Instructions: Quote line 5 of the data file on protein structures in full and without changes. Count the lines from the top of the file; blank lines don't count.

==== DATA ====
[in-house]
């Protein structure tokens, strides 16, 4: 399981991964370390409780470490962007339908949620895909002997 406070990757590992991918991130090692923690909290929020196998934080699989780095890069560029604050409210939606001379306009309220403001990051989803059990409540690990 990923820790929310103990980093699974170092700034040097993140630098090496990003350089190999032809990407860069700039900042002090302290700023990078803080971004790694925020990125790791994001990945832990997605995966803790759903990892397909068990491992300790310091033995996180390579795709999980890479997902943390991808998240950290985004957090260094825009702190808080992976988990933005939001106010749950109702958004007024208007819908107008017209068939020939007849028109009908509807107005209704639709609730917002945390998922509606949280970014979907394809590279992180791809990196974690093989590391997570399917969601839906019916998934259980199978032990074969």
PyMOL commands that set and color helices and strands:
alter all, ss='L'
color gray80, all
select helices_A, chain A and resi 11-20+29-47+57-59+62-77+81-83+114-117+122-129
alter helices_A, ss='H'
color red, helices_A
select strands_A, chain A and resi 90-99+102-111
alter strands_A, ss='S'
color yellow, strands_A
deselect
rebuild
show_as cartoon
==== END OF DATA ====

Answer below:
color gray80, all